Events - 30.10.2018 - 00:00 

War and peace

Unfortunately, the issue of war and peace is now again – or still – highly topical. In “The economy and the law explained simply” series, five faculty members look at the issue from five different perspectives. The five-part lecture series is part of the University of St.Gallen’s public programme and will start on 6 November.
Source: HSG Newsroom
Woman hands hold the rusty sharp bare wire with hope longing for freedom among flying birds, Human rights concept

30 October 2018. 70 years after the end of the Second World War, the world resembles a powder keg. Instead of disarmament, rearmament is the order of the day. Instead of diplomatic charm offensives, the air is full of warlike rhetoric and sabre-rattling – blunt and in real time, packaged in 140 characters. From trade wars to nuclear wars, all the options are suddenly on the table once again. North Korea, Syria, Palestine, Yemen and Iran: smouldering, intractable conflicts are threatening to escalate into conflagrations. The world, it seems, is hovering in a limbo between war and peace.

Five faculty members will approach the topic of war and peace from five different perspectives. The lectures range from Tolstoy and Russia’s history of war and peace (Ulrich Schmid, 6 November) to the prohibition of war by the UN Charter in 1945 (Bardo Fassbender, 4 December). In between, the faculty members will deal with three more specific issues: democratisation processes and their relation to conflict and wars (Tina Freyburg, 13 November), the current danger of a nuclear clash and the role of diplomacy in its prevention (James W. Davis, 20 November) and the insight that peace is not always concomitant with justice, and the paradoxes that specifically result from this in the Israeli-Palestinian dialogue processes (Anna-Katrin Heydenreich, 27 November).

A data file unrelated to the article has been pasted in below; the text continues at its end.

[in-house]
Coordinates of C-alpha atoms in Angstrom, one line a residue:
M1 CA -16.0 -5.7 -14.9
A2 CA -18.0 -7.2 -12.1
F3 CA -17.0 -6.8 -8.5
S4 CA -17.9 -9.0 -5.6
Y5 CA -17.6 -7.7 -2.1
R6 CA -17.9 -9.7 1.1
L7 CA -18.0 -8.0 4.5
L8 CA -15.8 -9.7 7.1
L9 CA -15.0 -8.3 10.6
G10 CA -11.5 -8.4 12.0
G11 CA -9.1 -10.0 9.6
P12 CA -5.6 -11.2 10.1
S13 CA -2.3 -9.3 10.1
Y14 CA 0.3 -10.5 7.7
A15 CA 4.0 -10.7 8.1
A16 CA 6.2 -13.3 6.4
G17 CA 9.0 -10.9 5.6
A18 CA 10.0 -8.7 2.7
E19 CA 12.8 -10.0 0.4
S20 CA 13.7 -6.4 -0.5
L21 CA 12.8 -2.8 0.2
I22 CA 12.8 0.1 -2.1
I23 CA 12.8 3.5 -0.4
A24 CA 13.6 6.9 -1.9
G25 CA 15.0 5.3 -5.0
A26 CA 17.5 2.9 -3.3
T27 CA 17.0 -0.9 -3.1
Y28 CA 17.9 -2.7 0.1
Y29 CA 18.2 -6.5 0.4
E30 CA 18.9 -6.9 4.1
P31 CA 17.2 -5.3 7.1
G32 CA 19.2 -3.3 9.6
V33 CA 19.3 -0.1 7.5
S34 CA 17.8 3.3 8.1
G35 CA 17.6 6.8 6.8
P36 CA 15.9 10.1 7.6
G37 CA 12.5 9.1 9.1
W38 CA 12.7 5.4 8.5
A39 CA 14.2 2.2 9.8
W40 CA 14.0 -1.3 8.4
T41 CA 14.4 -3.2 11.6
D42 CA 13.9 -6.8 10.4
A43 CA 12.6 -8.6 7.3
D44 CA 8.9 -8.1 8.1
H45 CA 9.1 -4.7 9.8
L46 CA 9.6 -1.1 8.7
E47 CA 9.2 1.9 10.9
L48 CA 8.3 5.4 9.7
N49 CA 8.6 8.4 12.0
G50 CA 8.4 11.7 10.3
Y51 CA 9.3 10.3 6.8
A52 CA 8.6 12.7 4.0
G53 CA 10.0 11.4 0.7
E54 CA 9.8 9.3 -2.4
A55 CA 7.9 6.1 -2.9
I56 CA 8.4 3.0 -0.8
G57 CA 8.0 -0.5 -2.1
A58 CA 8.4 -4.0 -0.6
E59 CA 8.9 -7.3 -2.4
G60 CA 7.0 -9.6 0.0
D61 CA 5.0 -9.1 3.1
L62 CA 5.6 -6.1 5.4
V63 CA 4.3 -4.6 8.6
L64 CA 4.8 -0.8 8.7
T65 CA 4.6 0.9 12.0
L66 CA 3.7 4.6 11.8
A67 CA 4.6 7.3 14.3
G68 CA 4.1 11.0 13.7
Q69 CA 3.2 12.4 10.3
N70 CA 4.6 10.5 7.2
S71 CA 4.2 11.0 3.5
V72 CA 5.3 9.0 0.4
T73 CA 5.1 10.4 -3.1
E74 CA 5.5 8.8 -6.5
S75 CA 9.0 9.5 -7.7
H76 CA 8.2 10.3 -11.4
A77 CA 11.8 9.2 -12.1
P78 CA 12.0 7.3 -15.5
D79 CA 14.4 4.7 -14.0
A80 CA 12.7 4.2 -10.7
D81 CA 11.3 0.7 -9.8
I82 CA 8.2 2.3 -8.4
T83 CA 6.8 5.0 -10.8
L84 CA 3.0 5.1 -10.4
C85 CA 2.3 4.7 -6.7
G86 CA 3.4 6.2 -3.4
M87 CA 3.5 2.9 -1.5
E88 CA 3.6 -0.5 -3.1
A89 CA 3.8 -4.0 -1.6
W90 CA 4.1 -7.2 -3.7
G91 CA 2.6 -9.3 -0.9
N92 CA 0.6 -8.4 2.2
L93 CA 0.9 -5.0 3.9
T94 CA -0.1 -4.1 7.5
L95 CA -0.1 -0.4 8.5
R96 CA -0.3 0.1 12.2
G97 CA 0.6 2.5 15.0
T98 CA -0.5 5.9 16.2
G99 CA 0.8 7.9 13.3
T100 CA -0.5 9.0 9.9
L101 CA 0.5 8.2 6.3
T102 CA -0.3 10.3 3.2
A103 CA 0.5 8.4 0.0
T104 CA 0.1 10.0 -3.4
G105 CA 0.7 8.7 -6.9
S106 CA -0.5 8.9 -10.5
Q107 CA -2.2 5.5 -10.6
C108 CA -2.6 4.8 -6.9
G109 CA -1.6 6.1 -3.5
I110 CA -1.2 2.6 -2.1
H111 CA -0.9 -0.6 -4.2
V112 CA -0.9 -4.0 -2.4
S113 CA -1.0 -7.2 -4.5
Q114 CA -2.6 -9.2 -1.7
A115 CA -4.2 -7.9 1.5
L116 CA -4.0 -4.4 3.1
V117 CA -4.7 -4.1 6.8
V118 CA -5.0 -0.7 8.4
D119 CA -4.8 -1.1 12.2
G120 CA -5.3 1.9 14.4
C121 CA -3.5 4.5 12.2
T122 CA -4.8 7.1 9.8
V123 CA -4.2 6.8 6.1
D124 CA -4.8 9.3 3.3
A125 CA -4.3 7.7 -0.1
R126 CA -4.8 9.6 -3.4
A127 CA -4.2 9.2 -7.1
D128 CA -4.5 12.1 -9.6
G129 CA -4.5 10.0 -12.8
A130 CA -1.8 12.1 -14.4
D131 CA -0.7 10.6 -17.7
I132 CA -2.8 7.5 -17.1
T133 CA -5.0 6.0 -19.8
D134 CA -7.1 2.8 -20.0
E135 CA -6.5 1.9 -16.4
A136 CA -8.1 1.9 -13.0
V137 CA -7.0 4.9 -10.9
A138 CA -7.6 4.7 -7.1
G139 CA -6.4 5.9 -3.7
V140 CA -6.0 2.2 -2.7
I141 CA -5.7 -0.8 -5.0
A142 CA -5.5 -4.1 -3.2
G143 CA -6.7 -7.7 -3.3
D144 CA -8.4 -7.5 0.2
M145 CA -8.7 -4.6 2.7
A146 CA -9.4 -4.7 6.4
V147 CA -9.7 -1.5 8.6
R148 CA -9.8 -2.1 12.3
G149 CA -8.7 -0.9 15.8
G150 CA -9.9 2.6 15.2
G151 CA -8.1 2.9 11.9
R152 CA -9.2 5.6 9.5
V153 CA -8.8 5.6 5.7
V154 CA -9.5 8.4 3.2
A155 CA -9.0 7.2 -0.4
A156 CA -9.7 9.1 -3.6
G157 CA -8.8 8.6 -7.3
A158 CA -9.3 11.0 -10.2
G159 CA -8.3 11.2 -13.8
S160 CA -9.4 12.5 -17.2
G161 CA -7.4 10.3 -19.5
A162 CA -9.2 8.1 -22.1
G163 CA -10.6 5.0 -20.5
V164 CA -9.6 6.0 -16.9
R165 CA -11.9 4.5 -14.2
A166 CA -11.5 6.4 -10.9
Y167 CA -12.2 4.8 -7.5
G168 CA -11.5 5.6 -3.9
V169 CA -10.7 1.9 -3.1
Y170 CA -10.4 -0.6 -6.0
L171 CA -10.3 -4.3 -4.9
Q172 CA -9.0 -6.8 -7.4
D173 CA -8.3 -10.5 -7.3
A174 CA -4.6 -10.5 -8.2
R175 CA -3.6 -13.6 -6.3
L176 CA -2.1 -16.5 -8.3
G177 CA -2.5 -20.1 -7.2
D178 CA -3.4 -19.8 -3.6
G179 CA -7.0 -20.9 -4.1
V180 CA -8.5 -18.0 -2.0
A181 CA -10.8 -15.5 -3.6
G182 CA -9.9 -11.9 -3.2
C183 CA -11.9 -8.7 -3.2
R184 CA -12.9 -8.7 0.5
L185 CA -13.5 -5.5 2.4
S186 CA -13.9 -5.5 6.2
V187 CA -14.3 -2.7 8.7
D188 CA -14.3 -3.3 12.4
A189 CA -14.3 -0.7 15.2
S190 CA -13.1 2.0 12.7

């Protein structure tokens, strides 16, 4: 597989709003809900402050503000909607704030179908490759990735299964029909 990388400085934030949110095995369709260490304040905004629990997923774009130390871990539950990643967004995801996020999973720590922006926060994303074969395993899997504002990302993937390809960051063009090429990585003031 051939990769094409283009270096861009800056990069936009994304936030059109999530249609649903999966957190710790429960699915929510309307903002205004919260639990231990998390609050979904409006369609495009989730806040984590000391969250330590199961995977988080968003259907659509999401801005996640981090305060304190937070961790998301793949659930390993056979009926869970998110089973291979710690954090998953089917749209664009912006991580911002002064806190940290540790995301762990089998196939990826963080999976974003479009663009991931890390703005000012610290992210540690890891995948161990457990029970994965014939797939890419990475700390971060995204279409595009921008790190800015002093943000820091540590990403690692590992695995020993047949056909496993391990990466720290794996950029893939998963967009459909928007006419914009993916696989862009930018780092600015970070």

Tuesdays, 6.15-7.45 p.m., Room HSG 09-110
6 November
Tolstoy reloaded: what conceptions of history are behind war and peace in Russia?
Prof. Dr. Ulrich Schmid, Full Professor of Russian Culture and Society
13 November
The Arab Spring and the forgotten demos. Why democratisation often leads to war.
Prof. Dr. Tina Freyburg, Full Professor of Comparative Political Science
20 November
"Nuclear diplomacy", or how can we prevent a clash?
Prof. Dr. James W. Davis, Full Professor of Political Science with special focus on International Politics
27 November Peace vs justice – paradoxes in Israeli-Palestinian dialogue processes
Dr. Anna-Katrin Heydenreich, Lecturer in Organisational Psychology
4 December The prohibition of war in the Charter of the United Nations of 1945 – the idea, international law and reality
Prof. Dr. Bardo Fassbender, Full Professor of International Law, European Law and Public Law